Tuesday, June 07, 2005

On the matter of embargoes ....

At the BEA on Saturday I attended a panel discussion about book embargoes.
From time to time publishers don't want anything about a partiular book published before a particular time. Recent examples would be Bill Clinton's, Jane Fonda's, and Bob Dylan's exercises in autobiography.
In the case of the Dylan opus, when I was asked by the publisher to consider it for review -- a request accompanied by an announcement that the book would be embargoed and that no review copies would be available until the publication date -- I replied that I might have been interested if I hadn't known that the New York Times would have a review out the very same day the book hit the stores ... because the Times would have somehow been given a copy beforehand.
The publisher responded by agreeing to provide a review copy on condition that I sign an agreement promising not to release anything about the book prior to its pub date. I signed, they sent the book, and music critic Tom Moon had a piece about the book the same day it book came out.
The BEA panel included freelancer John Freeman (who reviews regularly for The Inquirer), San Francisco Chronicle book critic David Kipen, Chicago Trubune book editor Elizabeth Taylor, and former Nation book editor Art Winslow. Unanimously, they declared that they had never, ever signed any such agreement, and never would. Freeman had the best reason: He'd be signing for himself, not on behalf of some large entity like a metropolitan daily newspaper, and would be personally liable. Under such circumstances I probably wouldn't sign either.
Otherwise I beg to differ with all of these distinguished colleagues of mine. Except for Freeman, all seemed to think that not signing was some kind of badge of honor, a demonstration of some sort of purity of motive and intent. Nobody seemed to be thinking about what the readers of their respective publications might want. The sort of books that get embargoed aren't usually the kind book review editors care that much about. But lifestyle editors and pop arts editors do care about them. They would like their readers to read about them as soon as possible, certainly as soon as readers of the New Yoprk Times can.
No one on the panel brought up what may be obvious from what I said above: What bothers me is that the same publisher who would keep me from getting a review copy of a book won't be so careful to keep the Times from getting one.
As for the fact that, by signing, I'm aiding and abetting the publicity campaign on behalf of the book -- well, folks, all those booths outside the room where the panel was taking place were put there by businesses. The BEA, mirabile dictu, is a business convention. Books are a product, a commodity, and if they don't get sold, the only thing any of us will be signing is a foreclosure document.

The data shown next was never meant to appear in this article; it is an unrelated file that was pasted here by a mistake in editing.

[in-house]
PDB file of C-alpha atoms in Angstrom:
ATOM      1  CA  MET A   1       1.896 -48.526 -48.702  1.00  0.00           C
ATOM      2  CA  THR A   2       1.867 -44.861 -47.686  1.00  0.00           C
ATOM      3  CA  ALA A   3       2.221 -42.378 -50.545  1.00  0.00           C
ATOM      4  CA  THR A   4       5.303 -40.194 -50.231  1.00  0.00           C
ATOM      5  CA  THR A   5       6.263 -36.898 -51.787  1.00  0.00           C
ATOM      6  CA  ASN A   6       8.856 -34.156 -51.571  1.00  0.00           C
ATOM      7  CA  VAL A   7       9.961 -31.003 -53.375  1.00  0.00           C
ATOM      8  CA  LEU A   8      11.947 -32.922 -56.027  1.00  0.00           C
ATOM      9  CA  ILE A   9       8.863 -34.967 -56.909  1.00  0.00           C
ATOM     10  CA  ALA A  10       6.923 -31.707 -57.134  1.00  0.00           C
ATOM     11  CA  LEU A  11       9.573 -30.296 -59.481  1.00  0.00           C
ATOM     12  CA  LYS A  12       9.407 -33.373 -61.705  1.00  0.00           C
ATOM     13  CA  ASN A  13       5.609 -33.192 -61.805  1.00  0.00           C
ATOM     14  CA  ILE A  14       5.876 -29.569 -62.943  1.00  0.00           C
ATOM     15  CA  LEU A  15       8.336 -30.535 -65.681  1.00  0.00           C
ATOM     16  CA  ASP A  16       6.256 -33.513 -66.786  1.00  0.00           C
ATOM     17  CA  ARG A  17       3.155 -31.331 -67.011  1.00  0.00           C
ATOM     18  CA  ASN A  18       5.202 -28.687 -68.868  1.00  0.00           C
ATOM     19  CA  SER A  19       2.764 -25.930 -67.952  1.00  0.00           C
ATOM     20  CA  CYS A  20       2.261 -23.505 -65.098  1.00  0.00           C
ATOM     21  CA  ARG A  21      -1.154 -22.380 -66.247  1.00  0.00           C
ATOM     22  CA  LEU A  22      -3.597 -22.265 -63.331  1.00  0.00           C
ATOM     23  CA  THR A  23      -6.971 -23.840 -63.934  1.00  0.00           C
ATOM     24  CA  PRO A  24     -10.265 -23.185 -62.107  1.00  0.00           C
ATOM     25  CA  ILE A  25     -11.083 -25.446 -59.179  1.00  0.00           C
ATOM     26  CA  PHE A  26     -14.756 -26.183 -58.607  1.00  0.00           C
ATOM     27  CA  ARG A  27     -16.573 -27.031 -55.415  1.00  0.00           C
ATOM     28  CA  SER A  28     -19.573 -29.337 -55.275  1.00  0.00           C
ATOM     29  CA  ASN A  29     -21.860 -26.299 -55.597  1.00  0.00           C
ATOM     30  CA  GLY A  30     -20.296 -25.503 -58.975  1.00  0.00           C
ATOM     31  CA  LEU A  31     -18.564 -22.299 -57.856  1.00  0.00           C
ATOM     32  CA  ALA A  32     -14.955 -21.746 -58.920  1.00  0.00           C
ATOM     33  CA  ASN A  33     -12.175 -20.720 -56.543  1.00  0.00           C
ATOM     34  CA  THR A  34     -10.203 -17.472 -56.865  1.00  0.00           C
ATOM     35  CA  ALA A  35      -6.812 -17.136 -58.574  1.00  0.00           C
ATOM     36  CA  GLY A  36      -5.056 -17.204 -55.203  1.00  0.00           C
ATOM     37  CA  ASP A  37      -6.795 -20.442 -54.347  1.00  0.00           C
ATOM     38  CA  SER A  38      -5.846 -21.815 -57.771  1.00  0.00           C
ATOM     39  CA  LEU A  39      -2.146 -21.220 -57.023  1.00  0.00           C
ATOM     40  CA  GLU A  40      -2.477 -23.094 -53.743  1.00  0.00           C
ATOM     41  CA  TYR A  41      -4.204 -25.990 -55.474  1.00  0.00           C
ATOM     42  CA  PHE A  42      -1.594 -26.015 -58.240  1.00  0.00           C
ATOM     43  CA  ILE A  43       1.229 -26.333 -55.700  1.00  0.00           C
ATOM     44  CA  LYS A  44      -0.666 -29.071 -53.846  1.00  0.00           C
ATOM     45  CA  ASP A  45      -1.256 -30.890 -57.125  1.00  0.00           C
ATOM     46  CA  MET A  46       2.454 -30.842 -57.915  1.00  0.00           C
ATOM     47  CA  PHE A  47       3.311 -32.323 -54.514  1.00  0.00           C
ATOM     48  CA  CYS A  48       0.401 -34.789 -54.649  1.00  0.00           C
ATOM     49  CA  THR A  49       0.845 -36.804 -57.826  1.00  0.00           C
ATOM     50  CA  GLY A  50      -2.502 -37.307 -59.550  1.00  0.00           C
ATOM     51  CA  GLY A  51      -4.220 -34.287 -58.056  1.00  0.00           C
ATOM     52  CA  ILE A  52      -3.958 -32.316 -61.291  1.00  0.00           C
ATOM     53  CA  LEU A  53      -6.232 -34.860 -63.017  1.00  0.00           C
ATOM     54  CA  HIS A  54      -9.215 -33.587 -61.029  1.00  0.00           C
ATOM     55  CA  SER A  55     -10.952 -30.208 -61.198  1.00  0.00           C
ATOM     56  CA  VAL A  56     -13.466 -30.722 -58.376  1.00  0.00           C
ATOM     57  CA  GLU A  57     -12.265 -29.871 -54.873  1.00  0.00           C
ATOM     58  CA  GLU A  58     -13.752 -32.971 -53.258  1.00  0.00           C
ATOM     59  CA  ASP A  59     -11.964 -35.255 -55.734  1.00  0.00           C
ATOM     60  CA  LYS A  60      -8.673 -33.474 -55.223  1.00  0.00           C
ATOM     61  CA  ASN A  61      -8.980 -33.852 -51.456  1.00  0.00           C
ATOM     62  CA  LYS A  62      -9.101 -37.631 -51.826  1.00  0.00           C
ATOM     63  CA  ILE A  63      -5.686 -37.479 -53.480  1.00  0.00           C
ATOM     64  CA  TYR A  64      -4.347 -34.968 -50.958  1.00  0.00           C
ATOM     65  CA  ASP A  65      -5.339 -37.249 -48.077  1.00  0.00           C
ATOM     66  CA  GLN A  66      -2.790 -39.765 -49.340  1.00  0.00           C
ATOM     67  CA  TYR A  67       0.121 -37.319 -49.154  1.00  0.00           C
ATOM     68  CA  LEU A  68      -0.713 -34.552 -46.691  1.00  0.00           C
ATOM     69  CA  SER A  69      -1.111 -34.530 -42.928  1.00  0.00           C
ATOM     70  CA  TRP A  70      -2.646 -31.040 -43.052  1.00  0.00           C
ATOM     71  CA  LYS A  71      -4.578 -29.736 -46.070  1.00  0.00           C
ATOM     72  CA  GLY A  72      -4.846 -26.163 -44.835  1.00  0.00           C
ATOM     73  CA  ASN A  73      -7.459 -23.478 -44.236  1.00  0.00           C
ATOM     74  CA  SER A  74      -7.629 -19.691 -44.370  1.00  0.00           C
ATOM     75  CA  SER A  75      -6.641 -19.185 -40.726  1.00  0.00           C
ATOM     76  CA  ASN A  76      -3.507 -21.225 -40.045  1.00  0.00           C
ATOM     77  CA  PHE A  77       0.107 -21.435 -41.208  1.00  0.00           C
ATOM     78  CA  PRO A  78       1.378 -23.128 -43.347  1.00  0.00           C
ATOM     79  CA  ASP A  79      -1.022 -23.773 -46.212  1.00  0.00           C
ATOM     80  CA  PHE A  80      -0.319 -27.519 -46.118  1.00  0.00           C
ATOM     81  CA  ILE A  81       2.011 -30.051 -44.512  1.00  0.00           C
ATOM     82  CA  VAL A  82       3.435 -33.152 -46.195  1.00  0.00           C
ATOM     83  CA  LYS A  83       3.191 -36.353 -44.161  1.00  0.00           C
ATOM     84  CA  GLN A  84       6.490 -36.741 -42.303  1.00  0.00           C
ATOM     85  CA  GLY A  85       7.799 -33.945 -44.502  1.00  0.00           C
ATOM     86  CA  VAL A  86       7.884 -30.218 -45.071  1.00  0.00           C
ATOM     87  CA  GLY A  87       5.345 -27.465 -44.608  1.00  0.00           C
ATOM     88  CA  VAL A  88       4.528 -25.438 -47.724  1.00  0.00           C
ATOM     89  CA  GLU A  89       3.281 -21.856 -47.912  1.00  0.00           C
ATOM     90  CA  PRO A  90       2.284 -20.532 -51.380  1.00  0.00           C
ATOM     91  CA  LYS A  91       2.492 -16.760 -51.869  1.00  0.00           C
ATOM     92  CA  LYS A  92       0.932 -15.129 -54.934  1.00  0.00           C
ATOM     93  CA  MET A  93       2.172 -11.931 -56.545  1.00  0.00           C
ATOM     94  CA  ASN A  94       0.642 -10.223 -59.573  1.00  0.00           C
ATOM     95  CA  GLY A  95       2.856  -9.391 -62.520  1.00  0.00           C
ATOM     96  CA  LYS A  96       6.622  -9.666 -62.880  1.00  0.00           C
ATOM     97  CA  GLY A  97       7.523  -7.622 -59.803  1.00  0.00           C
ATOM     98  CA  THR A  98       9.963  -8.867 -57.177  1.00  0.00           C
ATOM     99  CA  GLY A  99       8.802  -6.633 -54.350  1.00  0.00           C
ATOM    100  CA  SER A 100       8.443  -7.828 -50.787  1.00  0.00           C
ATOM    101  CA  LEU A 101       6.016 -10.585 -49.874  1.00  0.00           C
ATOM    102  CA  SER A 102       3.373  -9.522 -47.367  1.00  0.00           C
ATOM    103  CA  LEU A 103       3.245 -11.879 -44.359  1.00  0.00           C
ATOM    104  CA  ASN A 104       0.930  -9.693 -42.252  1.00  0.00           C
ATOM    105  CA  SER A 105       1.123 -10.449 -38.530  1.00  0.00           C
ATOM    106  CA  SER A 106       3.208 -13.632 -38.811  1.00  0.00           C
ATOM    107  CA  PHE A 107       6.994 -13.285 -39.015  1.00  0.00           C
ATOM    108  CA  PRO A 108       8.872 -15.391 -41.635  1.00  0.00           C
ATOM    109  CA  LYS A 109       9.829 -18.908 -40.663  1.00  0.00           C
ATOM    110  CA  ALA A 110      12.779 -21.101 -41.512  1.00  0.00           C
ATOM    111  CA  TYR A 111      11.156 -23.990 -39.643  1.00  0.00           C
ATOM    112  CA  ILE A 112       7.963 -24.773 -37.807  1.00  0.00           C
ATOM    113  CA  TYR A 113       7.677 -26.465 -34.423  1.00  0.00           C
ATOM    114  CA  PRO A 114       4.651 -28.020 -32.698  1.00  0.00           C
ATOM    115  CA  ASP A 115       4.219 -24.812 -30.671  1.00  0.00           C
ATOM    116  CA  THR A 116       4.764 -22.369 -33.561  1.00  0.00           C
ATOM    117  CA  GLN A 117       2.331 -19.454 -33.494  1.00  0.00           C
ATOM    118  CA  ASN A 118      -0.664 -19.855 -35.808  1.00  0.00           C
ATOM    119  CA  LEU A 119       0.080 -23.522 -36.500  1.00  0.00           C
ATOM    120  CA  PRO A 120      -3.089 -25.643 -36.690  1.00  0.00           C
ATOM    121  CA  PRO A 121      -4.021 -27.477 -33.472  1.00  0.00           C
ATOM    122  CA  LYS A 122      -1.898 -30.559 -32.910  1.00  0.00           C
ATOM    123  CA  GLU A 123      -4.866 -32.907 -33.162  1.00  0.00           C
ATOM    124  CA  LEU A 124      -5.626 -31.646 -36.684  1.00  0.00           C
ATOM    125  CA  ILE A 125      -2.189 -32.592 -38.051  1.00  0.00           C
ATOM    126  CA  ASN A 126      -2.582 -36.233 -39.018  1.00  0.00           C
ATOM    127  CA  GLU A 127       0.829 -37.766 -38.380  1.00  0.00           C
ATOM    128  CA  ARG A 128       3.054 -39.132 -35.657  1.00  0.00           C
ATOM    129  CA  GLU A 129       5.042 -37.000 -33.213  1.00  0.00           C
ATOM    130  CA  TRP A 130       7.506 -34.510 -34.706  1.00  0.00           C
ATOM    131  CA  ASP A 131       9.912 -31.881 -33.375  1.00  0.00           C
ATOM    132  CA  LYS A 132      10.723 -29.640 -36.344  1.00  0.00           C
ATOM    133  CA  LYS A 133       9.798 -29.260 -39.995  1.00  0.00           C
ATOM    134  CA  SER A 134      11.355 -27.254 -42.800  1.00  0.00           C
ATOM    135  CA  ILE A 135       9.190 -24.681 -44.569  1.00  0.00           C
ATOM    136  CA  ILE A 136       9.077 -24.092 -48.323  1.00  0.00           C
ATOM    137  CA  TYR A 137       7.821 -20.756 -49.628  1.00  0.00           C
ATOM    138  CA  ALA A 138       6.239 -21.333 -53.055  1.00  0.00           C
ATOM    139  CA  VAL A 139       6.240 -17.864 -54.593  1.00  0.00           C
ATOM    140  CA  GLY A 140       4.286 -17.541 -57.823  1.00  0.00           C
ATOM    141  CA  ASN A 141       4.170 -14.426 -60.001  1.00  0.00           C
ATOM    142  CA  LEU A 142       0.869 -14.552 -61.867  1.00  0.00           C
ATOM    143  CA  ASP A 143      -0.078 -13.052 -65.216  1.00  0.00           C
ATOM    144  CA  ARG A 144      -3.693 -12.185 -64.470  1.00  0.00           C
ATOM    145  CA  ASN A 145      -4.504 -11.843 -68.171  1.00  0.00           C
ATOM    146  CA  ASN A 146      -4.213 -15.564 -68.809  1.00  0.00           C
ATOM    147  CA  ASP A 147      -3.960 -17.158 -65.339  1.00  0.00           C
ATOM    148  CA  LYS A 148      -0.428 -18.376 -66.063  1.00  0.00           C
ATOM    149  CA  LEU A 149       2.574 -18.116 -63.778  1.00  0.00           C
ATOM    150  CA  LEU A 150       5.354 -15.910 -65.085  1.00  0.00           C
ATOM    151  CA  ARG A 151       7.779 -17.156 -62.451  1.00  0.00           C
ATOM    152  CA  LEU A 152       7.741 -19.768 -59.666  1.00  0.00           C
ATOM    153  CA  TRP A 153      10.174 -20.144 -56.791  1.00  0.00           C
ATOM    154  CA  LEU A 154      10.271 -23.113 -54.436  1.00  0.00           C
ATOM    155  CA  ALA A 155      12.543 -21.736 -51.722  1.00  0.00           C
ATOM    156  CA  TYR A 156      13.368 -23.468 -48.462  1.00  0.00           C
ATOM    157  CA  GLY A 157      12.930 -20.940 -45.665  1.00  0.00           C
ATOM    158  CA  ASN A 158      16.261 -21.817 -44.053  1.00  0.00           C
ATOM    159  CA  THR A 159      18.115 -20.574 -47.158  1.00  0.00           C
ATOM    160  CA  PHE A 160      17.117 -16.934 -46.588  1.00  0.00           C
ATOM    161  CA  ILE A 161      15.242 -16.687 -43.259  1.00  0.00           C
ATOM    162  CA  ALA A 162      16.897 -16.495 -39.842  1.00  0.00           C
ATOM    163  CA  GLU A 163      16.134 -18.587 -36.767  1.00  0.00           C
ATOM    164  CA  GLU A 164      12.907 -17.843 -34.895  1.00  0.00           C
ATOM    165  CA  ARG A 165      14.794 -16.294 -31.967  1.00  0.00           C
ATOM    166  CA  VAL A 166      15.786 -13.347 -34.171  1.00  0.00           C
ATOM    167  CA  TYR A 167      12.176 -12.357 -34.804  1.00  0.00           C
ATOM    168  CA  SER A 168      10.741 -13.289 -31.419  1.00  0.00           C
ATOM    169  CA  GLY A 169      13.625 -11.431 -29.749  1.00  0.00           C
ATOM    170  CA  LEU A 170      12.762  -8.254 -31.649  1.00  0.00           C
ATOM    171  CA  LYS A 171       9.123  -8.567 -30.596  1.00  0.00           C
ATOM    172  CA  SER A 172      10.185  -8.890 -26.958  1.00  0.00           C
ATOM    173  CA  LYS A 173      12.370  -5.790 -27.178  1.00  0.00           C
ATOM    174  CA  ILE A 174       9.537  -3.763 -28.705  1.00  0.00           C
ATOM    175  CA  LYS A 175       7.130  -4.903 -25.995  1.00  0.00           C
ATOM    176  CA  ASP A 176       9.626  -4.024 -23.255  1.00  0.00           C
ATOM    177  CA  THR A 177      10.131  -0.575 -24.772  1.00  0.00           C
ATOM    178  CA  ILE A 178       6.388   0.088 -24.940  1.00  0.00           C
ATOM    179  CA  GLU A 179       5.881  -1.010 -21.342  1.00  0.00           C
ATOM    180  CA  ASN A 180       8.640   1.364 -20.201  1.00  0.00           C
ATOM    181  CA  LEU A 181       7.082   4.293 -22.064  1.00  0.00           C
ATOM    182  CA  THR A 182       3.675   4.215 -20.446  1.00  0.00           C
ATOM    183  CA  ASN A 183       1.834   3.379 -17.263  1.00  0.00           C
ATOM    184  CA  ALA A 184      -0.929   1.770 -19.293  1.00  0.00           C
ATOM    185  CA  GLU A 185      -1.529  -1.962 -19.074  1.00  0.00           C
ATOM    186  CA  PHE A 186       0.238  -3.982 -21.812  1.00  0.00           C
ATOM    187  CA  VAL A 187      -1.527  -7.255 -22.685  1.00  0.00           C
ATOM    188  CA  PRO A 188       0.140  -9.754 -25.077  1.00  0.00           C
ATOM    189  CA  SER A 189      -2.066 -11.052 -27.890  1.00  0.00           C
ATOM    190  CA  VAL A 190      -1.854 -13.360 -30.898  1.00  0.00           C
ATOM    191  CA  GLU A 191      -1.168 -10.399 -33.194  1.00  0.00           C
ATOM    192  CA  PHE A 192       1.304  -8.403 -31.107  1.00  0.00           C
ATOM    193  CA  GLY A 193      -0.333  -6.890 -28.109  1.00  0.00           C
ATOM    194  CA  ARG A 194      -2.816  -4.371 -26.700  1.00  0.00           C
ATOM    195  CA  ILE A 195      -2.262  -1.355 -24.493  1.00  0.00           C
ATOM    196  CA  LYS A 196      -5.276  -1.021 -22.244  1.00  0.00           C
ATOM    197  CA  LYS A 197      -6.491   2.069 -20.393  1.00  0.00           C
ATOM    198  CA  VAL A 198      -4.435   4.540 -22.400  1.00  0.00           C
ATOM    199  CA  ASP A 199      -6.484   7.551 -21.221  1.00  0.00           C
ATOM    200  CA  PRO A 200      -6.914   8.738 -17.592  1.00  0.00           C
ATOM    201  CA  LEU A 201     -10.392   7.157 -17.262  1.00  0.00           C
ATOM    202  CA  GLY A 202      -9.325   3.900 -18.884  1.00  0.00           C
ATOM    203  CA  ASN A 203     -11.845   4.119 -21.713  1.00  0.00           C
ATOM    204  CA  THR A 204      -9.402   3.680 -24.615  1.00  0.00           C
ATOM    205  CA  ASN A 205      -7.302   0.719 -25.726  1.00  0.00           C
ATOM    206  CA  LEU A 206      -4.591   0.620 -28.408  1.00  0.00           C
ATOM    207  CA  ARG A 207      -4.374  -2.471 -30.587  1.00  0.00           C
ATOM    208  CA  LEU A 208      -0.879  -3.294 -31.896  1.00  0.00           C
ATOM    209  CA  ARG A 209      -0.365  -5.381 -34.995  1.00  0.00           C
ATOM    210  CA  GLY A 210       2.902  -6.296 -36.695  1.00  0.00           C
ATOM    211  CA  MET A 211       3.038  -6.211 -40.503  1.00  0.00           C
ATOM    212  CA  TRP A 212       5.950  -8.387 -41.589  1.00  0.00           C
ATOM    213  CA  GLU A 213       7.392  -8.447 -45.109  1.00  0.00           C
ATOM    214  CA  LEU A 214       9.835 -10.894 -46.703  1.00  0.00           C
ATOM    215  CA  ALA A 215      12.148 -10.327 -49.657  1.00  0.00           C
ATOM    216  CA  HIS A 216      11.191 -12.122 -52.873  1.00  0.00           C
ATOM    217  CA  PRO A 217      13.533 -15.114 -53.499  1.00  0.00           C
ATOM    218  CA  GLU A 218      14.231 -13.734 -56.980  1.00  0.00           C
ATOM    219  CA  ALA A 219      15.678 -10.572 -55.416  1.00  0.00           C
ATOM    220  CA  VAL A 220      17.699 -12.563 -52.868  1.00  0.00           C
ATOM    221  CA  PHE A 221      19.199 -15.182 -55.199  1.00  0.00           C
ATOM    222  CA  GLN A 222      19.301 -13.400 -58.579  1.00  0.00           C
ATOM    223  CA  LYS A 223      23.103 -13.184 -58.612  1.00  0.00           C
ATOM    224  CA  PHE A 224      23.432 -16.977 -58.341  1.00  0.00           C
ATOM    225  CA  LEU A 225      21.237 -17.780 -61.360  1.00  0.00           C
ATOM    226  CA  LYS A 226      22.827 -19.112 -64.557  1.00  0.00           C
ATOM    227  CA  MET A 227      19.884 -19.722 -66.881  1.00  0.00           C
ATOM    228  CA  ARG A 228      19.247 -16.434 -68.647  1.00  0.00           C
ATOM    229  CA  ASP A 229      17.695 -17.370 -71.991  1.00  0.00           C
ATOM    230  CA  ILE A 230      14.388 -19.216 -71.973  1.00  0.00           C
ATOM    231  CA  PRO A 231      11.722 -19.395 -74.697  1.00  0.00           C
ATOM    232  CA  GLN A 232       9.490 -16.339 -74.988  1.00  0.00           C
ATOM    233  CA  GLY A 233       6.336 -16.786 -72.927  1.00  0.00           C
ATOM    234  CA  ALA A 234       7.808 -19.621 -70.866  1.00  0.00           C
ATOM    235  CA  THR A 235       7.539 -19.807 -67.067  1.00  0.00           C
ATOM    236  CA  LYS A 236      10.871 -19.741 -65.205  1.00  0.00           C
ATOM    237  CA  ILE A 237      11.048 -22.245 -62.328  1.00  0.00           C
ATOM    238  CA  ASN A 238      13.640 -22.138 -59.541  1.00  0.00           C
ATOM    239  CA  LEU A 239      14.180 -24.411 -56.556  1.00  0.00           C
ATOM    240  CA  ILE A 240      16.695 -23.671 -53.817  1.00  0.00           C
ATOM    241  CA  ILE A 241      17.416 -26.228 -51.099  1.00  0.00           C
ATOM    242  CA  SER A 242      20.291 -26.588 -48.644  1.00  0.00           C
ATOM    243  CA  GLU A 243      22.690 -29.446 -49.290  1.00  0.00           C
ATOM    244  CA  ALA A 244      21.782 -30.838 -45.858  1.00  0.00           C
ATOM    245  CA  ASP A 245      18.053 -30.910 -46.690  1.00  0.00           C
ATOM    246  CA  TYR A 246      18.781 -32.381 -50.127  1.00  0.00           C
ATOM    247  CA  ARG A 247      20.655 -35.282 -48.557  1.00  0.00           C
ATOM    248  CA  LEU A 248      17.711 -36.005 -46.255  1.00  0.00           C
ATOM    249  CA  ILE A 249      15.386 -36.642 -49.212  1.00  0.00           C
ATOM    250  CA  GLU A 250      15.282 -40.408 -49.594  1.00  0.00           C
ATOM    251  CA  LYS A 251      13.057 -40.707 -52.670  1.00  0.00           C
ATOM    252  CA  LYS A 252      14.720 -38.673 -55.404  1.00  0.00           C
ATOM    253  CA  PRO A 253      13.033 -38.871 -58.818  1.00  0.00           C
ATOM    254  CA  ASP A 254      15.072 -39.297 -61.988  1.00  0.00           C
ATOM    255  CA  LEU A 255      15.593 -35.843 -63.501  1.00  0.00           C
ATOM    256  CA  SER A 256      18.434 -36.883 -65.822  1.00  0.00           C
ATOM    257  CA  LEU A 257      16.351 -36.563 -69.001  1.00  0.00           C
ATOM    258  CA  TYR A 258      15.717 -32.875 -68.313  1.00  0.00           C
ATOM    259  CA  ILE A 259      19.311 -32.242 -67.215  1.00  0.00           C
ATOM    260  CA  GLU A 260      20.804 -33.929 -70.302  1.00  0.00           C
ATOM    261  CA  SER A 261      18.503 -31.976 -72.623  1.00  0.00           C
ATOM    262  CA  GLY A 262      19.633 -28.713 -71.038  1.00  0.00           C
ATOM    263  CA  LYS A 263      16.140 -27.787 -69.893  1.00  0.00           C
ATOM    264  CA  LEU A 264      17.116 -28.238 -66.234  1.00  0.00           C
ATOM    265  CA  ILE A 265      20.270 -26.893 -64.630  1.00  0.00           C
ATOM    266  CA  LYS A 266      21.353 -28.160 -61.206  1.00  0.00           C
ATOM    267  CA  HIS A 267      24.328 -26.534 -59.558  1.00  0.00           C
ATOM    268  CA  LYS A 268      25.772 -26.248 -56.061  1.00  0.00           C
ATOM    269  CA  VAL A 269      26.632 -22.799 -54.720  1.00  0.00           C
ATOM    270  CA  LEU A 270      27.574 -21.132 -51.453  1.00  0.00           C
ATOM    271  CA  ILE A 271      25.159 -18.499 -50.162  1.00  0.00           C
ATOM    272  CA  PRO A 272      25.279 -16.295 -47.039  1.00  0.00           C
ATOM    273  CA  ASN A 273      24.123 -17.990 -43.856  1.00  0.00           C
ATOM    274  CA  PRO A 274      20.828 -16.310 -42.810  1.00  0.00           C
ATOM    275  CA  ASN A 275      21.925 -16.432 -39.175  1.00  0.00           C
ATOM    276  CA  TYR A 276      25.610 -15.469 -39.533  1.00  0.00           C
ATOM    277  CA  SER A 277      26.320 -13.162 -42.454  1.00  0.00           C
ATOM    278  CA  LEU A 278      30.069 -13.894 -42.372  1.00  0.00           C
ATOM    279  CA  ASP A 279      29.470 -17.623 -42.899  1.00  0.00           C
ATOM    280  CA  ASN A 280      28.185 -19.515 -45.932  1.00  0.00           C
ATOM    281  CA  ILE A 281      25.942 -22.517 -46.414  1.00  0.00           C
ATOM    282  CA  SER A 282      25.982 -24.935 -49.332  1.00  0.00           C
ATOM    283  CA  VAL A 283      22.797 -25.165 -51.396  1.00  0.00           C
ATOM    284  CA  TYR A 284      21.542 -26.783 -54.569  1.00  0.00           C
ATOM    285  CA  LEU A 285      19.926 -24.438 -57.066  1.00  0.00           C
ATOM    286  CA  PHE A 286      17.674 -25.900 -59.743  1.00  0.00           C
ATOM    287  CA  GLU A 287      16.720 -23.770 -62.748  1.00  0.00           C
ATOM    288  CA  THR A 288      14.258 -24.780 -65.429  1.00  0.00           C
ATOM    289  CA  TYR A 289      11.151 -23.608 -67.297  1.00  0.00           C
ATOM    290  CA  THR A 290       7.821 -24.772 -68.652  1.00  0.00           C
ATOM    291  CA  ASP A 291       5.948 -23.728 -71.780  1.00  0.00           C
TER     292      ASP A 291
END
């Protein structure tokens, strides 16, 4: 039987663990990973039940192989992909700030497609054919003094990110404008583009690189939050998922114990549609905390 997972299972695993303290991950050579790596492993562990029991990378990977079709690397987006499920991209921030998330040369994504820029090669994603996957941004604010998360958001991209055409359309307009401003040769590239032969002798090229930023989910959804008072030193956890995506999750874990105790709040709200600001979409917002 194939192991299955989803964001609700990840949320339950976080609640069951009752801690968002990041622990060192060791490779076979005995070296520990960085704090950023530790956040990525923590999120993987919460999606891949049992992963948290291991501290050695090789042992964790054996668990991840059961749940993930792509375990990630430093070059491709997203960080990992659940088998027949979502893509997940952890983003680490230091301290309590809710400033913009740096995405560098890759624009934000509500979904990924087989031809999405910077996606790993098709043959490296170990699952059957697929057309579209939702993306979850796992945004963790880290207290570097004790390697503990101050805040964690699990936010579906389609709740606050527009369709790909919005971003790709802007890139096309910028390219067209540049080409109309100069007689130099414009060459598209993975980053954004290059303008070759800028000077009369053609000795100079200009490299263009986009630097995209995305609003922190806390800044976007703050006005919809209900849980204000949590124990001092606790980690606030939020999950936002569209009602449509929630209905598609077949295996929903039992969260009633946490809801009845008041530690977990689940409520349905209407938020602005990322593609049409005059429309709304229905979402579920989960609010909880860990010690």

4 comments:

  1. This seems like a silly place to take a stand. What is the justification for not agreeing to refrain from writing about a book until it's actually released? It's common pratice not to write about a book until it is available -- the reason being, it's not of that much use to readers if they can't actually buy the book in question. Sometimes we bump up that date a little out of necessity. But it's a policy that works best for everyone.

    If you accept a review copy of a book and write about it, you're part of the "publicity machine." But who cares? We do our job, they do theirs, hopefully the readers (our audience) are served.

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  2. I agree, it's seems somewhat trivial to "take a stand" on this issue and not sign agreements. It's not like book pages have to get "scoops" or anything. (Unless a new book by an ex-president reveals that the government deals with aliens or something. Even then, that's for the news people, not you, Frank. You're job is to look at the BOOK, not the news of the book. If that makes ANY sense...)

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  3. Yes, it makes sense. It makes the CENTRAL sense. Book pages today treat books as "news" objects. Is the book's provenance weird? Is its author? How much money did it make? Or not make? Was its agent sleeping with the American president? Precisely because of such an approach, book pages tend to focus on books that fit such questions -- the spurious, the "buzz" books, the "fun" books. Book review pages are supposed to treat of the content of the books, treat them on their merits, or lack thereof, as literature.

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  4. Melville:
    I somewhat agree. The kinds of books that get embargoed are the kinds of books you refer to. Generally speaking, I don't think they deserve a place on the book pages, which should be reserved for books that deserve attention on their merits, not their buzz.Which is why all of the books I have signed embargo agreements for have been reviewed elsewhere in the paper.

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